But despite his bad reputation, some historians want King Harry to be bestowed with the title of “Henry The Great” (and not just because of his size). And what better time to give Henry the title than this?

But what’s so “great” about this guy anyway? He’s been dead for, like, a million years. Why is his story still relevant?

(Actually, he’s only been dead for about 460 years, but I digress.)

Henry had his faults, especially when he was older. But compared to his royal contemporaries, he was a chivalrous romantic, inspired by whimsical tales of King Arthur and his court.

He divorced his first wife, a Spanish princess, to marry someone he was in love with, something that no other English king had ever done. His second wife, Anne Boleyn, was executed on charges of adultery that were almost certainly false.

His third wife died in childbirth and his fourth wife, a German princess, agreed to a divorce and lived wealthy for the rest of her life. Henry’s fifth wife, a 16-year-old, was executed for adultery (but at least this time, the charges weren’t so fake).

His son, Edward VI, died of tuberculosis when he was a teenager. His daughter Mary burnt hundreds of Protestants and earned the title ” Bloody Mary”. However, his daughter by Boleyn, Elizabeth I, is known as one of the greatest monarchs in history.

One of Elizabeth’s greatest victories was the defeat of the Spanish Armada. It was her father who poured so much money into the impressive English navy.

Henry VIII was able to divorce his wives because he (and his councillors, many of whom helped Henry along his path to greatness) simply changed the law.

He was born a Catholic but rejected the Pope’s wishes, named himself Head of the Church of England, divorced Catherine of Aragon and married Anne Boleyn.

I don’t know about you, but risking purgatory so you can marry the woman you love is a bit romantic, isn’t it?

Henry continued searching for the perfect queen until a few years before his death, a wife who would deliver him a healthy son who would carry on the Tudor family tree. His final wife, Katherine Parr, acted as nurse and companion when Henry was bed-ridden and far too ill to conceive.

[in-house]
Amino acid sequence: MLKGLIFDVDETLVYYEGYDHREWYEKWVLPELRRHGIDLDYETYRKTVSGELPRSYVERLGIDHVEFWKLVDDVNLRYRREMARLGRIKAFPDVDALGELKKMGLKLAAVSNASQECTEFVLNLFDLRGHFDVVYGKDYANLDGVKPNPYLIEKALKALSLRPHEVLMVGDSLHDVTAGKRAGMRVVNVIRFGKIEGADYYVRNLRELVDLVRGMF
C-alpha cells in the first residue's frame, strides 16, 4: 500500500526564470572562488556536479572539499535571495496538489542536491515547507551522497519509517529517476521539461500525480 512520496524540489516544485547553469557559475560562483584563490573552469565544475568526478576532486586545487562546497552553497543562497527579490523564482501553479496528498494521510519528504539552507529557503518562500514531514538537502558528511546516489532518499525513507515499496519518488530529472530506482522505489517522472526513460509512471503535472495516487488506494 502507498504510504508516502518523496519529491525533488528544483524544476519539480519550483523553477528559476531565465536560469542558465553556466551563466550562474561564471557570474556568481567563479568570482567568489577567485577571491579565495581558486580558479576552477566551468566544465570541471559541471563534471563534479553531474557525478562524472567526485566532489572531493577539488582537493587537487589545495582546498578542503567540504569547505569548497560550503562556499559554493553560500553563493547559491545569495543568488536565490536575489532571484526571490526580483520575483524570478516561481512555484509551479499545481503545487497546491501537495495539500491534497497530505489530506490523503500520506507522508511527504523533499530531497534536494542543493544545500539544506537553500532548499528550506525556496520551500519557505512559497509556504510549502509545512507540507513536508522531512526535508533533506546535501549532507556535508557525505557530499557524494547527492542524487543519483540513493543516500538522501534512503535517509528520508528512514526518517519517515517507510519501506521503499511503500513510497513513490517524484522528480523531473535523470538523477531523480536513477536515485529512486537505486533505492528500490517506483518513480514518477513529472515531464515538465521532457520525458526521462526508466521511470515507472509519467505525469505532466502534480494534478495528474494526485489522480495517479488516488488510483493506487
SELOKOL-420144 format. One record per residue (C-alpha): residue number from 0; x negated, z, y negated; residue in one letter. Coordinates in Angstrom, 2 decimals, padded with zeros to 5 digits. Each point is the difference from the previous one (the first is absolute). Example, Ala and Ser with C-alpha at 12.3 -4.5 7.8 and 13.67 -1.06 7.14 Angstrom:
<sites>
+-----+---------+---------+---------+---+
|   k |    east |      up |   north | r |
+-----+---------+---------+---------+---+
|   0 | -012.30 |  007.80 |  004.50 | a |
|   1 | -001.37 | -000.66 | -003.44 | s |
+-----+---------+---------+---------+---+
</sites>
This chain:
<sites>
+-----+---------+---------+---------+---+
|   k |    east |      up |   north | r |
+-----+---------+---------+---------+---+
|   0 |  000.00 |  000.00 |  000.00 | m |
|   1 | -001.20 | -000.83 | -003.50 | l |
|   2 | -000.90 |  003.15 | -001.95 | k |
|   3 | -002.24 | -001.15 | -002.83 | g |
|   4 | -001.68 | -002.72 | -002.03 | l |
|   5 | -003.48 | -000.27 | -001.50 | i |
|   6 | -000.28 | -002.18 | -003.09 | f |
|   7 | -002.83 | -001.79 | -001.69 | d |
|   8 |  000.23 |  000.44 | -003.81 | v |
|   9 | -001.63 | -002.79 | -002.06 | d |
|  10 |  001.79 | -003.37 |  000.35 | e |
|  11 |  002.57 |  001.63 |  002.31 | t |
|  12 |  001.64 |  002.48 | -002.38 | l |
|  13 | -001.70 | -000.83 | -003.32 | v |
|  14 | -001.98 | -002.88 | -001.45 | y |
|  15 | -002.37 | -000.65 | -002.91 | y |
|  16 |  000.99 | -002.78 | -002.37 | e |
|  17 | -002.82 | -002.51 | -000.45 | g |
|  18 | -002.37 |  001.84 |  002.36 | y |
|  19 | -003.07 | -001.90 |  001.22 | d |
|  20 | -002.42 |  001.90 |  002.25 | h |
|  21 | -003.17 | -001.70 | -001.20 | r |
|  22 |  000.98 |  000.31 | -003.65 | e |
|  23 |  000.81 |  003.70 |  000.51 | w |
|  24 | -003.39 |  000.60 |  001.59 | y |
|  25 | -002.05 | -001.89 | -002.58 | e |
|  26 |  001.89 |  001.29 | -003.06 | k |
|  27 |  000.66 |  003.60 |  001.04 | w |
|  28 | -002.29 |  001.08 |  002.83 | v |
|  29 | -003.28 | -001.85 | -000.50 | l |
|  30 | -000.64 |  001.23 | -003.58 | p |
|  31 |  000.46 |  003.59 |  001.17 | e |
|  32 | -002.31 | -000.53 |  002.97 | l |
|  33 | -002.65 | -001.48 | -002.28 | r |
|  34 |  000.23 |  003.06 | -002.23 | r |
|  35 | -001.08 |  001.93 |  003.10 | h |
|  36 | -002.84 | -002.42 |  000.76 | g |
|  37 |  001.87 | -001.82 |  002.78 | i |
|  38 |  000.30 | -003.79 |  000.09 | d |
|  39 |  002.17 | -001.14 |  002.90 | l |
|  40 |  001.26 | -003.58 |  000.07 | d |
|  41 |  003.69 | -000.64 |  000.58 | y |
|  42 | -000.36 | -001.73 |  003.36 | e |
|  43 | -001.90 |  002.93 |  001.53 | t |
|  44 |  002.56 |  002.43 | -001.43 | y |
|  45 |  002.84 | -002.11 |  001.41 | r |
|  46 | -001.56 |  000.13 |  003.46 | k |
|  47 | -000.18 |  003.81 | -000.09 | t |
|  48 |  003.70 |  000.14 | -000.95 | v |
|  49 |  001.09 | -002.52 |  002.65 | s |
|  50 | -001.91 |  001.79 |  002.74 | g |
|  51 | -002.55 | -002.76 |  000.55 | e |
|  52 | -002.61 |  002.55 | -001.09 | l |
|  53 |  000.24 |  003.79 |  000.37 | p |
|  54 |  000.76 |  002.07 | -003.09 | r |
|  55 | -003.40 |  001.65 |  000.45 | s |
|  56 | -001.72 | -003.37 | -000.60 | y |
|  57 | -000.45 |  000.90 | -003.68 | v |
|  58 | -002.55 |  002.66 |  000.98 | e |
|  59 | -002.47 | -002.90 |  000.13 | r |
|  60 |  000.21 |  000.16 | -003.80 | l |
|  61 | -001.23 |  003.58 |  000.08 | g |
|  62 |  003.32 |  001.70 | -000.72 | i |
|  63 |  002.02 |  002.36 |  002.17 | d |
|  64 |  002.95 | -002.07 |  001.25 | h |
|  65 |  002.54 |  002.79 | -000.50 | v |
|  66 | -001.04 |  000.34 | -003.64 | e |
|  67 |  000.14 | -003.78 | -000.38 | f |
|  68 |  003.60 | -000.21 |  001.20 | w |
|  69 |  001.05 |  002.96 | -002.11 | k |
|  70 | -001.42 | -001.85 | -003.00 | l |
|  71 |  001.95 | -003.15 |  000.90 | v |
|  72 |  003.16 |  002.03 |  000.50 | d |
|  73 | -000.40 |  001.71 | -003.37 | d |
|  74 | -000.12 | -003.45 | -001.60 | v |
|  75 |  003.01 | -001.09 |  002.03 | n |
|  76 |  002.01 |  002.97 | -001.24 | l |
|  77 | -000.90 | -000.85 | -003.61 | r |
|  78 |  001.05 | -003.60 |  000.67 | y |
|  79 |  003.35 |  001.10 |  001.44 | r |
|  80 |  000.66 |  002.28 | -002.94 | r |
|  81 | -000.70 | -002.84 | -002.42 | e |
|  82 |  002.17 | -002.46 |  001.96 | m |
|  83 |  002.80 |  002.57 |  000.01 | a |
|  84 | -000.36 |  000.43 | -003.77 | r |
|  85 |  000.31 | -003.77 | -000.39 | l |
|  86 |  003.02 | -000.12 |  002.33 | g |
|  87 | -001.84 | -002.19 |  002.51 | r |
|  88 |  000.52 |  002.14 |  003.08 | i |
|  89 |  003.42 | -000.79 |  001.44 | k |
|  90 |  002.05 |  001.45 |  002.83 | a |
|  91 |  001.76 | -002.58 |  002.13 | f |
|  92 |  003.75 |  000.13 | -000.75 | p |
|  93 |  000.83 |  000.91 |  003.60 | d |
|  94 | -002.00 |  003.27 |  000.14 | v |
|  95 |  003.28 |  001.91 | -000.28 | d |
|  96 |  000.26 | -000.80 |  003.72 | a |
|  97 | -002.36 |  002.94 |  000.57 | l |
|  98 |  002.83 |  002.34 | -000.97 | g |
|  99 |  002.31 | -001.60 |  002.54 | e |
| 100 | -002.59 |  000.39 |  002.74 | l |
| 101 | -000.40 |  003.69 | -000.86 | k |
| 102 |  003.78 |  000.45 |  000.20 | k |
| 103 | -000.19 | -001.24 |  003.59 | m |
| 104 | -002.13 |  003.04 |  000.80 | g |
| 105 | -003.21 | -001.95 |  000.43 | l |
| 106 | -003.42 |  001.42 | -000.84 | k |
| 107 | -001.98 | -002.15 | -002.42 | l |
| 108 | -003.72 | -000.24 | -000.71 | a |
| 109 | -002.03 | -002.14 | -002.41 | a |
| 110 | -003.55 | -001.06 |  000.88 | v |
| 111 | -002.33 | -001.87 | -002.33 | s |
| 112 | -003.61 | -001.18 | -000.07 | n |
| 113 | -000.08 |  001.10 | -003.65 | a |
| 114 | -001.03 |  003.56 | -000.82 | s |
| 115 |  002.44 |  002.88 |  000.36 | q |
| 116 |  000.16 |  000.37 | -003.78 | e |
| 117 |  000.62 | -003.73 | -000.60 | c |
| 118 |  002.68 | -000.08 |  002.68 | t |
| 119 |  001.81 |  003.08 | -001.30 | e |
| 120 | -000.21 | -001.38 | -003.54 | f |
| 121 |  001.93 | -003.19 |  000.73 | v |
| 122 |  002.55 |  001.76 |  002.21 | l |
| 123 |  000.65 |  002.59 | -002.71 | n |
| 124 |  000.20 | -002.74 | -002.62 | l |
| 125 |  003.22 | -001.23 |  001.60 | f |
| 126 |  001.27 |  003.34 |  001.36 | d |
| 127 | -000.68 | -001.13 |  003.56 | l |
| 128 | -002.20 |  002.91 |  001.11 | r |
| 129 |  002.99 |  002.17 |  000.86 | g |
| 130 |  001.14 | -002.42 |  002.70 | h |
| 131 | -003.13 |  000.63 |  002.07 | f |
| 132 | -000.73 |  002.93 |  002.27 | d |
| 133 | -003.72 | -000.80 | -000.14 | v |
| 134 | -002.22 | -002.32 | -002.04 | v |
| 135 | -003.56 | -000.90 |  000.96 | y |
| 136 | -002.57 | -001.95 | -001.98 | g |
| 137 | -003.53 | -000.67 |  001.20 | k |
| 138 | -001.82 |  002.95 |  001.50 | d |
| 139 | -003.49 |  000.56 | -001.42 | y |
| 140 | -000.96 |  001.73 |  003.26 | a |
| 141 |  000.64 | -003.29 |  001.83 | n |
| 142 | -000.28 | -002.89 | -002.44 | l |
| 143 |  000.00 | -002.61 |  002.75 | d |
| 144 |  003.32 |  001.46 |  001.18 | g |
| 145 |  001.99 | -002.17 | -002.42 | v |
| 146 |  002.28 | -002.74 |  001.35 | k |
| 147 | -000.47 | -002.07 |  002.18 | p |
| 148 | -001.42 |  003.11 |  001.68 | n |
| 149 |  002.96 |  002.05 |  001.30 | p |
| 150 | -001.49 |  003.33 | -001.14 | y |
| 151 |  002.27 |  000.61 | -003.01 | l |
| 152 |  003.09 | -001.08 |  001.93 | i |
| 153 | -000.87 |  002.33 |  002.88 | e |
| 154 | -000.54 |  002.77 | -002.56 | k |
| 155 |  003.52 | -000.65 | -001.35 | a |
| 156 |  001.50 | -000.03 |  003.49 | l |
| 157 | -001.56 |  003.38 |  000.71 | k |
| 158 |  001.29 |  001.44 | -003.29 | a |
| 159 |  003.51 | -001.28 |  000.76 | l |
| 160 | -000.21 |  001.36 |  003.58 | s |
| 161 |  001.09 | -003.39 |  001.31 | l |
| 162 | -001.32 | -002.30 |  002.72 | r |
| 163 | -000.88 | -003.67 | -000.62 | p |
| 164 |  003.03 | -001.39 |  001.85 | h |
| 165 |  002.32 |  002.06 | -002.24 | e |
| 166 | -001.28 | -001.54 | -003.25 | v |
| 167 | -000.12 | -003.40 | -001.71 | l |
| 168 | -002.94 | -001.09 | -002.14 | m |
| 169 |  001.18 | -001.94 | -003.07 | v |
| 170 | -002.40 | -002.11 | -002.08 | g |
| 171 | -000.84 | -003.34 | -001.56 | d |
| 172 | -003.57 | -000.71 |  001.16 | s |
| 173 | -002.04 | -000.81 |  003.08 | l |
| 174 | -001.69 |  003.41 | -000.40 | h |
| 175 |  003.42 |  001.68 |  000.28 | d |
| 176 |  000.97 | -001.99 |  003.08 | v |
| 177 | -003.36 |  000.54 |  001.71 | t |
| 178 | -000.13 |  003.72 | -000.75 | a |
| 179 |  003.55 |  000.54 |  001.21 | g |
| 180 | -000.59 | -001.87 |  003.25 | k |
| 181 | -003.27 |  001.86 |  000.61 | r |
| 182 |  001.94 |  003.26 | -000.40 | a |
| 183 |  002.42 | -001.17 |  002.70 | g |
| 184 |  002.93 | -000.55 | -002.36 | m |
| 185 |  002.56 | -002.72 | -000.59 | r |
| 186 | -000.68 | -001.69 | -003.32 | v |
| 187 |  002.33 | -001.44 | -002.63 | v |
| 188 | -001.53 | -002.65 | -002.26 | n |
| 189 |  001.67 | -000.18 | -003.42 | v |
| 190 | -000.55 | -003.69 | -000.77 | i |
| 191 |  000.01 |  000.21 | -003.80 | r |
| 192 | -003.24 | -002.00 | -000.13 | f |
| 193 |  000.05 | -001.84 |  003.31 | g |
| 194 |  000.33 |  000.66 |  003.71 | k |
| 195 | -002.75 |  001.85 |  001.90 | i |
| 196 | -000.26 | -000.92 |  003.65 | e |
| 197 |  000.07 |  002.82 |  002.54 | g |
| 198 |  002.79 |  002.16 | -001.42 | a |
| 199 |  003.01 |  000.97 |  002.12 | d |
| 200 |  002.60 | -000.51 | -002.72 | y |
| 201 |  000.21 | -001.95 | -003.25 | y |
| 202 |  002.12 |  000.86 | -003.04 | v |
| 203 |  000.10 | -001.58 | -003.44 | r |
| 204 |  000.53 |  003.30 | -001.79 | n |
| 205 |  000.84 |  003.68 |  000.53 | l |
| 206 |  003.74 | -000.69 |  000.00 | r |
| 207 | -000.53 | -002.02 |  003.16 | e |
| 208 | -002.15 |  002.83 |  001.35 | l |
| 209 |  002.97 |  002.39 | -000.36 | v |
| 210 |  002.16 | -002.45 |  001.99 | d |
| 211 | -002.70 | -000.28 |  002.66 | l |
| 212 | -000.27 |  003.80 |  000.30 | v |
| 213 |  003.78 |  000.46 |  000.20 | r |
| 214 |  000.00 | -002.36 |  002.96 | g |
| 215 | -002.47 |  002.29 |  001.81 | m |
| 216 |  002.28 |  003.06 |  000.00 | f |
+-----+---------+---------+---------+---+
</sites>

Henry VIII died in 1547. During his life, he was a patron of the arts and the first English monarch to authorize an English-language Bible. By separating England from the power of Rome, Henry instilled a sense of identity and pride in his people.

He may not have been the perfect ruler, it’s true. But any fan of English history can tell you there’s no such thing and no such person.

If Henry was anything, he was one of the more human of all the English monarchs. And definitely one of the most interesting.

And for that reason, he deserves to be called “Henry The Great.”

(Published in the March 5 2009 edition of The Surveyor. Also featured as a guest post on historical blog Tudor Stuff.)

A column I wrote for this week’s issue of The Surveyor (due out this Thursday!) was also featured as a guest post at Tudor Stuff, a lovely Tudor history blog. Click here to read King Henry… The Great?.

I recently said I had too much on my plate and shouldn’t accept any more offers to write for any more sites, especially ones that didn’t pay. But here I am again. I’ve agreed to contribute to a Halifax arts website (currently under construction- I’ll add the link later), music articles mostly, I guess. Which is good, because that’s what I want to write.

Also, I’ve been contacted by a new college site called Dorms 101 about writing pop culture articles. I’m pretty excited about this because they said they like my witty style of writing- it happens to be my favorite style to write in. So, that’s always good. With the school year coming to an end, I’ll have more time to write for these various publications now.

I think I’ll also start working on my big music website project this summer too. Maybe put the site together, get some interviews done, articles written, albums reviewed, links posted, etc. I’m a little a-feared of the idea of re-learning some HTML stuff but I’ll likely end up redesigning the site again after I’ve taken Interactive Multimedia, here at Holland College (after Journalism, that is). But I still want it to look nice before then. I’m just really excited about it!

Oh. Almost forgot. My clip-folio is on it’s way to being put together. Good for me!